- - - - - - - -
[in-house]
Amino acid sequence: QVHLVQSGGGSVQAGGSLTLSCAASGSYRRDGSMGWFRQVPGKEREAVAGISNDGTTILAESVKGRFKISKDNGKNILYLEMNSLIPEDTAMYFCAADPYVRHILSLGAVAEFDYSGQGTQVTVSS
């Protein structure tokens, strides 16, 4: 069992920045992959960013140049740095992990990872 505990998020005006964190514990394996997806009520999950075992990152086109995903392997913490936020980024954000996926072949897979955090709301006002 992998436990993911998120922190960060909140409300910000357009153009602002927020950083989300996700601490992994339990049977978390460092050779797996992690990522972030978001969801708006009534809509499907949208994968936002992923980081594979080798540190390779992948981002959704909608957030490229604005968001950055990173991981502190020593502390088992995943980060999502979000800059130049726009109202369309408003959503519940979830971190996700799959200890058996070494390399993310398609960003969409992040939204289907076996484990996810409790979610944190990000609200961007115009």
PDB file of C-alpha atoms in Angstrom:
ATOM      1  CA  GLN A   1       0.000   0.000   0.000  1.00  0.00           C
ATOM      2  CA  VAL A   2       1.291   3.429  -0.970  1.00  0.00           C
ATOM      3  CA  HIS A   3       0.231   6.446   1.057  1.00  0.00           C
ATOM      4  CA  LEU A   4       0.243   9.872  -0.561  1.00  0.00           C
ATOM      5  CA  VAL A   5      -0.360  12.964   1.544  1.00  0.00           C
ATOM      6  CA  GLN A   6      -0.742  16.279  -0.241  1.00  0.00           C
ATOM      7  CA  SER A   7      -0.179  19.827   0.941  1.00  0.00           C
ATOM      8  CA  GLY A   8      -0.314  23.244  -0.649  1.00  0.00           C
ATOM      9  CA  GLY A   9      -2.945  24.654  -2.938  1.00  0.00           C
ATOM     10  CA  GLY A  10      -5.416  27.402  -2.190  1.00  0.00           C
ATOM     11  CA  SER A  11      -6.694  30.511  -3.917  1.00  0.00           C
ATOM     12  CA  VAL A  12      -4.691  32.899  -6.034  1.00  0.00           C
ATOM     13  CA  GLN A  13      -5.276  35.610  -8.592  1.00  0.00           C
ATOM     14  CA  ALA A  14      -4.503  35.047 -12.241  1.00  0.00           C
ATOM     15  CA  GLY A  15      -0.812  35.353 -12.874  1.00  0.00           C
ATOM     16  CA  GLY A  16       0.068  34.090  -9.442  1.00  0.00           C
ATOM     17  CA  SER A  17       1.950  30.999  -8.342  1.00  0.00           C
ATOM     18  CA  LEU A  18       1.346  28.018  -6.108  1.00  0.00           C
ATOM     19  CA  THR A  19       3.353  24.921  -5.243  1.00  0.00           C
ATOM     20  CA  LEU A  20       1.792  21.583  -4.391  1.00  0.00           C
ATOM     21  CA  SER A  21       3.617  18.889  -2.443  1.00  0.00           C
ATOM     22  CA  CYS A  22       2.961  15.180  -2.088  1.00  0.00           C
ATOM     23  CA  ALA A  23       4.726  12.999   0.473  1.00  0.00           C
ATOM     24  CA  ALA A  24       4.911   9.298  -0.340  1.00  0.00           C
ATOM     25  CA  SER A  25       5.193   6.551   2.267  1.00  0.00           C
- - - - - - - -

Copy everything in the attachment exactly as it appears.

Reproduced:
[in-house]
Amino acid sequence: QVHLVQSGGGSVQAGGSLTLSCAASGSYRRDGSMGWFRQVPGKEREAVAGISNDGTTILAESVKGRFKISKDNGKNILYLEMNSLIPEDTAMYFCAADPYVRHILSLGAVAEFDYSGQGTQVTVSS
């Protein structure tokens, strides 16, 4: 069992920045992959960013140049740095992990990872 505990998020005006964190514990394996997806009520999950075992990152086109995903392997913490936020980024954000996926072949897979955090709301006002 992998436990993911998120922190960060909140409300910000357009153009602002927020950083989300996700601490992994339990049977978390460092050779797996992690990522972030978001969801708006009534809509499907949208994968936002992923980081594979080798540190390779992948981002959704909608957030490229604005968001950055990173991981502190020593502390088992995943980060999502979000800059130049726009109202369309408003959503519940979830971190996700799959200890058996070494390399993310398609960003969409992040939204289907076996484990996810409790979610944190990000609200961007115009």
PDB file of C-alpha atoms in Angstrom:
ATOM      1  CA  GLN A   1       0.000   0.000   0.000  1.00  0.00           C
ATOM      2  CA  VAL A   2       1.291   3.429  -0.970  1.00  0.00           C
ATOM      3  CA  HIS A   3       0.231   6.446   1.057  1.00  0.00           C
ATOM      4  CA  LEU A   4       0.243   9.872  -0.561  1.00  0.00           C
ATOM      5  CA  VAL A   5      -0.360  12.964   1.544  1.00  0.00           C
ATOM      6  CA  GLN A   6      -0.742  16.279  -0.241  1.00  0.00           C
ATOM      7  CA  SER A   7      -0.179  19.827   0.941  1.00  0.00           C
ATOM      8  CA  GLY A   8      -0.314  23.244  -0.649  1.00  0.00           C
ATOM      9  CA  GLY A   9      -2.945  24.654  -2.938  1.00  0.00           C
ATOM     10  CA  GLY A  10      -5.416  27.402  -2.190  1.00  0.00           C
ATOM     11  CA  SER A  11      -6.694  30.511  -3.917  1.00  0.00           C
ATOM     12  CA  VAL A  12      -4.691  32.899  -6.034  1.00  0.00           C
ATOM     13  CA  GLN A  13      -5.276  35.610  -8.592  1.00  0.00           C
ATOM     14  CA  ALA A  14      -4.503  35.047 -12.241  1.00  0.00           C
ATOM     15  CA  GLY A  15      -0.812  35.353 -12.874  1.00  0.00           C
ATOM     16  CA  GLY A  16       0.068  34.090  -9.442  1.00  0.00           C
ATOM     17  CA  SER A  17       1.950  30.999  -8.342  1.00  0.00           C
ATOM     18  CA  LEU A  18       1.346  28.018  -6.108  1.00  0.00           C
ATOM     19  CA  THR A  19       3.353  24.921  -5.243  1.00  0.00           C
ATOM     20  CA  LEU A  20       1.792  21.583  -4.391  1.00  0.00           C
ATOM     21  CA  SER A  21       3.617  18.889  -2.443  1.00  0.00           C
ATOM     22  CA  CYS A  22       2.961  15.180  -2.088  1.00  0.00           C
ATOM     23  CA  ALA A  23       4.726  12.999   0.473  1.00  0.00           C
ATOM     24  CA  ALA A  24       4.911   9.298  -0.340  1.00  0.00           C
ATOM     25  CA  SER A  25       5.193   6.551   2.267  1.00  0.00           C